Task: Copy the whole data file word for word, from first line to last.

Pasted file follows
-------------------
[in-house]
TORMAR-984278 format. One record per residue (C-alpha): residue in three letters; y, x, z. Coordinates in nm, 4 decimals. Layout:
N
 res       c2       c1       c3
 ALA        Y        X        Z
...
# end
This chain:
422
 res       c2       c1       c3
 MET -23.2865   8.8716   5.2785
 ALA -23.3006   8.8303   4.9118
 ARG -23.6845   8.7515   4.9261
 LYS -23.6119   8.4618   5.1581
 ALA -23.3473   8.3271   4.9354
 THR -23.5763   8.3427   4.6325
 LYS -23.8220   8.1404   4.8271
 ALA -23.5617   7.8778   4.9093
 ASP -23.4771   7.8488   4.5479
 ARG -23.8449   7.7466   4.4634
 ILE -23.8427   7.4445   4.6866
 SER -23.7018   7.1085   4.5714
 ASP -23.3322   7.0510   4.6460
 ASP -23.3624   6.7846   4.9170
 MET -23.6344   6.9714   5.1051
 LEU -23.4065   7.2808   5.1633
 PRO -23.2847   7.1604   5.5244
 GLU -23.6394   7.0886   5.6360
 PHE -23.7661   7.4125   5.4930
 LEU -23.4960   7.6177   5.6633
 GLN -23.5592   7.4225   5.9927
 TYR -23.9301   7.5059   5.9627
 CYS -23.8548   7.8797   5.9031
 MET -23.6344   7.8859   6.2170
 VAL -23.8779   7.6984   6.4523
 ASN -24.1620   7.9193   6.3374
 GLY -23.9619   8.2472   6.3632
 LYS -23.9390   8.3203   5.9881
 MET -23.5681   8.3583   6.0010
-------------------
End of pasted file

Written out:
[in-house]
TORMAR-984278 format. One record per residue (C-alpha): residue in three letters; y, x, z. Coordinates in nm, 4 decimals. Layout:
N
 res       c2       c1       c3
 ALA        Y        X        Z
...
# end
This chain:
422
 res       c2       c1       c3
 MET -23.2865   8.8716   5.2785
 ALA -23.3006   8.8303   4.9118
 ARG -23.6845   8.7515   4.9261
 LYS -23.6119   8.4618   5.1581
 ALA -23.3473   8.3271   4.9354
 THR -23.5763   8.3427   4.6325
 LYS -23.8220   8.1404   4.8271
 ALA -23.5617   7.8778   4.9093
 ASP -23.4771   7.8488   4.5479
 ARG -23.8449   7.7466   4.4634
 ILE -23.8427   7.4445   4.6866
 SER -23.7018   7.1085   4.5714
 ASP -23.3322   7.0510   4.6460
 ASP -23.3624   6.7846   4.9170
 MET -23.6344   6.9714   5.1051
 LEU -23.4065   7.2808   5.1633
 PRO -23.2847   7.1604   5.5244
 GLU -23.6394   7.0886   5.6360
 PHE -23.7661   7.4125   5.4930
 LEU -23.4960   7.6177   5.6633
 GLN -23.5592   7.4225   5.9927
 TYR -23.9301   7.5059   5.9627
 CYS -23.8548   7.8797   5.9031
 MET -23.6344   7.8859   6.2170
 VAL -23.8779   7.6984   6.4523
 ASN -24.1620   7.9193   6.3374
 GLY -23.9619   8.2472   6.3632
 LYS -23.9390   8.3203   5.9881
 MET -23.5681   8.3583   6.0010